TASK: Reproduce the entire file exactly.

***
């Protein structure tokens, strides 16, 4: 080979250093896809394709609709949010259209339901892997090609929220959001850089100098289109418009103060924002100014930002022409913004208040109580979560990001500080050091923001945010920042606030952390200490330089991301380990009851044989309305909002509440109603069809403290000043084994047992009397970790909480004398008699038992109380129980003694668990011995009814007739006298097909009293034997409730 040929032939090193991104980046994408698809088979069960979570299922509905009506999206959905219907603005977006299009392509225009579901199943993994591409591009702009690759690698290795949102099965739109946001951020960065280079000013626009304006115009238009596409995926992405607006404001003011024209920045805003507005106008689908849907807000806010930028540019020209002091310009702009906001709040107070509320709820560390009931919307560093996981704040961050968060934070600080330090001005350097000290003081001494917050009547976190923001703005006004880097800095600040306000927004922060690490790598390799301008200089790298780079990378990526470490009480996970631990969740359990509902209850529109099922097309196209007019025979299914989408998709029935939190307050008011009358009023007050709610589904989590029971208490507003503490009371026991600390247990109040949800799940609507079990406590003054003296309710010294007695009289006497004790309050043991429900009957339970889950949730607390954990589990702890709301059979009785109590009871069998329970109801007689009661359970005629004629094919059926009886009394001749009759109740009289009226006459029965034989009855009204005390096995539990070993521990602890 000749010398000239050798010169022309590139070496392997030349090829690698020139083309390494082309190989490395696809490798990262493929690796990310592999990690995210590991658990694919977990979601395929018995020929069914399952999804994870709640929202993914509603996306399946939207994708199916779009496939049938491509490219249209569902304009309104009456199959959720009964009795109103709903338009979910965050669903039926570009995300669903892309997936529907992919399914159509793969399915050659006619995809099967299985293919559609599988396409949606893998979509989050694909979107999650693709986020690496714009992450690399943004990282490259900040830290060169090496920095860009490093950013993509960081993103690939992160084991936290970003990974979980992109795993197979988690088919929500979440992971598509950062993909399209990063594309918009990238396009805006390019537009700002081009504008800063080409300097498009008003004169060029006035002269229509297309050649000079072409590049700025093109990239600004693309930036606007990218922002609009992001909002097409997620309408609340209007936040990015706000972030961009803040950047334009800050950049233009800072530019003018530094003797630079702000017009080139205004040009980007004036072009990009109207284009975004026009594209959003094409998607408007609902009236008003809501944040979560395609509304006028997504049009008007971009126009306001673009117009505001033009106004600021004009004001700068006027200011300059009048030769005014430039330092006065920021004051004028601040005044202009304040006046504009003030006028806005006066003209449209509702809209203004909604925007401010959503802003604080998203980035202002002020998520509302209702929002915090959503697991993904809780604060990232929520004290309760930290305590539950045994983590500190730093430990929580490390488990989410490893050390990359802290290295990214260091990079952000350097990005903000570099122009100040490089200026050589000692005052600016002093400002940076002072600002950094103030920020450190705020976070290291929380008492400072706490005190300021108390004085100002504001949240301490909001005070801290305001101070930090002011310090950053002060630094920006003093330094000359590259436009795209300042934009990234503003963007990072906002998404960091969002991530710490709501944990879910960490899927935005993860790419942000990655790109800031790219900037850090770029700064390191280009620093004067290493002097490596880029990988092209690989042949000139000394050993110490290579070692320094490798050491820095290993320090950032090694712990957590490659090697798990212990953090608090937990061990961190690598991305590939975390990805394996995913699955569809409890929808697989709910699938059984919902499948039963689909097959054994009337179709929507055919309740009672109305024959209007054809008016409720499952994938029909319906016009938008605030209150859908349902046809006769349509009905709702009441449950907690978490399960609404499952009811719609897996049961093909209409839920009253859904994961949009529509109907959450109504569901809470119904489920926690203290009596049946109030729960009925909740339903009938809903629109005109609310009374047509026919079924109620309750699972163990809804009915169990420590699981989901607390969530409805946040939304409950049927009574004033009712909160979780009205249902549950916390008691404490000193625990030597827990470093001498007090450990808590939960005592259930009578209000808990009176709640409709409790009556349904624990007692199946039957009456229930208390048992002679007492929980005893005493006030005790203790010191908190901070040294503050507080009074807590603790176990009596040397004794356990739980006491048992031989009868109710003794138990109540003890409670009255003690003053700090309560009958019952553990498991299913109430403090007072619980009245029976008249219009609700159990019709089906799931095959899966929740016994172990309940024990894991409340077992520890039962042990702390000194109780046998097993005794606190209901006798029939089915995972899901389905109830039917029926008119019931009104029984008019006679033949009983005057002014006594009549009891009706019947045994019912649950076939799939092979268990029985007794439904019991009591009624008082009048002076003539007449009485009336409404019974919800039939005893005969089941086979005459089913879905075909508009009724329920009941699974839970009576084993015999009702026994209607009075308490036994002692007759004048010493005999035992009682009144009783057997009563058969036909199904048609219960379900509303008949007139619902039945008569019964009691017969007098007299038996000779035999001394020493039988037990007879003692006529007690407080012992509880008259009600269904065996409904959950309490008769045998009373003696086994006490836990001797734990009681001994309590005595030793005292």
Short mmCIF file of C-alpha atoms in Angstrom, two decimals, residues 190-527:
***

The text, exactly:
């Protein structure tokens, strides 16, 4: 080979250093896809394709609709949010259209339901892997090609929220959001850089100098289109418009103060924002100014930002022409913004208040109580979560990001500080050091923001945010920042606030952390200490330089991301380990009851044989309305909002509440109603069809403290000043084994047992009397970790909480004398008699038992109380129980003694668990011995009814007739006298097909009293034997409730 040929032939090193991104980046994408698809088979069960979570299922509905009506999206959905219907603005977006299009392509225009579901199943993994591409591009702009690759690698290795949102099965739109946001951020960065280079000013626009304006115009238009596409995926992405607006404001003011024209920045805003507005106008689908849907807000806010930028540019020209002091310009702009906001709040107070509320709820560390009931919307560093996981704040961050968060934070600080330090001005350097000290003081001494917050009547976190923001703005006004880097800095600040306000927004922060690490790598390799301008200089790298780079990378990526470490009480996970631990969740359990509902209850529109099922097309196209007019025979299914989408998709029935939190307050008011009358009023007050709610589904989590029971208490507003503490009371026991600390247990109040949800799940609507079990406590003054003296309710010294007695009289006497004790309050043991429900009957339970889950949730607390954990589990702890709301059979009785109590009871069998329970109801007689009661359970005629004629094919059926009886009394001749009759109740009289009226006459029965034989009855009204005390096995539990070993521990602890 000749010398000239050798010169022309590139070496392997030349090829690698020139083309390494082309190989490395696809490798990262493929690796990310592999990690995210590991658990694919977990979601395929018995020929069914399952999804994870709640929202993914509603996306399946939207994708199916779009496939049938491509490219249209569902304009309104009456199959959720009964009795109103709903338009979910965050669903039926570009995300669903892309997936529907992919399914159509793969399915050659006619995809099967299985293919559609599988396409949606893998979509989050694909979107999650693709986020690496714009992450690399943004990282490259900040830290060169090496920095860009490093950013993509960081993103690939992160084991936290970003990974979980992109795993197979988690088919929500979440992971598509950062993909399209990063594309918009990238396009805006390019537009700002081009504008800063080409300097498009008003004169060029006035002269229509297309050649000079072409590049700025093109990239600004693309930036606007990218922002609009992001909002097409997620309408609340209007936040990015706000972030961009803040950047334009800050950049233009800072530019003018530094003797630079702000017009080139205004040009980007004036072009990009109207284009975004026009594209959003094409998607408007609902009236008003809501944040979560395609509304006028997504049009008007971009126009306001673009117009505001033009106004600021004009004001700068006027200011300059009048030769005014430039330092006065920021004051004028601040005044202009304040006046504009003030006028806005006066003209449209509702809209203004909604925007401010959503802003604080998203980035202002002020998520509302209702929002915090959503697991993904809780604060990232929520004290309760930290305590539950045994983590500190730093430990929580490390488990989410490893050390990359802290290295990214260091990079952000350097990005903000570099122009100040490089200026050589000692005052600016002093400002940076002072600002950094103030920020450190705020976070290291929380008492400072706490005190300021108390004085100002504001949240301490909001005070801290305001101070930090002011310090950053002060630094920006003093330094000359590259436009795209300042934009990234503003963007990072906002998404960091969002991530710490709501944990879910960490899927935005993860790419942000990655790109800031790219900037850090770029700064390191280009620093004067290493002097490596880029990988092209690989042949000139000394050993110490290579070692320094490798050491820095290993320090950032090694712990957590490659090697798990212990953090608090937990061990961190690598991305590939975390990805394996995913699955569809409890929808697989709910699938059984919902499948039963689909097959054994009337179709929507055919309740009672109305024959209007054809008016409720499952994938029909319906016009938008605030209150859908349902046809006769349509009905709702009441449950907690978490399960609404499952009811719609897996049961093909209409839920009253859904994961949009529509109907959450109504569901809470119904489920926690203290009596049946109030729960009925909740339903009938809903629109005109609310009374047509026919079924109620309750699972163990809804009915169990420590699981989901607390969530409805946040939304409950049927009574004033009712909160979780009205249902549950916390008691404490000193625990030597827990470093001498007090450990808590939960005592259930009578209000808990009176709640409709409790009556349904624990007692199946039957009456229930208390048992002679007492929980005893005493006030005790203790010191908190901070040294503050507080009074807590603790176990009596040397004794356990739980006491048992031989009868109710003794138990109540003890409670009255003690003053700090309560009958019952553990498991299913109430403090007072619980009245029976008249219009609700159990019709089906799931095959899966929740016994172990309940024990894991409340077992520890039962042990702390000194109780046998097993005794606190209901006798029939089915995972899901389905109830039917029926008119019931009104029984008019006679033949009983005057002014006594009549009891009706019947045994019912649950076939799939092979268990029985007794439904019991009591009624008082009048002076003539007449009485009336409404019974919800039939005893005969089941086979005459089913879905075909508009009724329920009941699974839970009576084993015999009702026994209607009075308490036994002692007759004048010493005999035992009682009144009783057997009563058969036909199904048609219960379900509303008949007139619902039945008569019964009691017969007098007299038996000779035999001394020493039988037990007879003692006529007690407080012992509880008259009600269904065996409904959950309490008769045998009373003696086994006490836990001797734990009681001994309590005595030793005292």
Short mmCIF file of C-alpha atoms in Angstrom, two decimals, residues 190-527: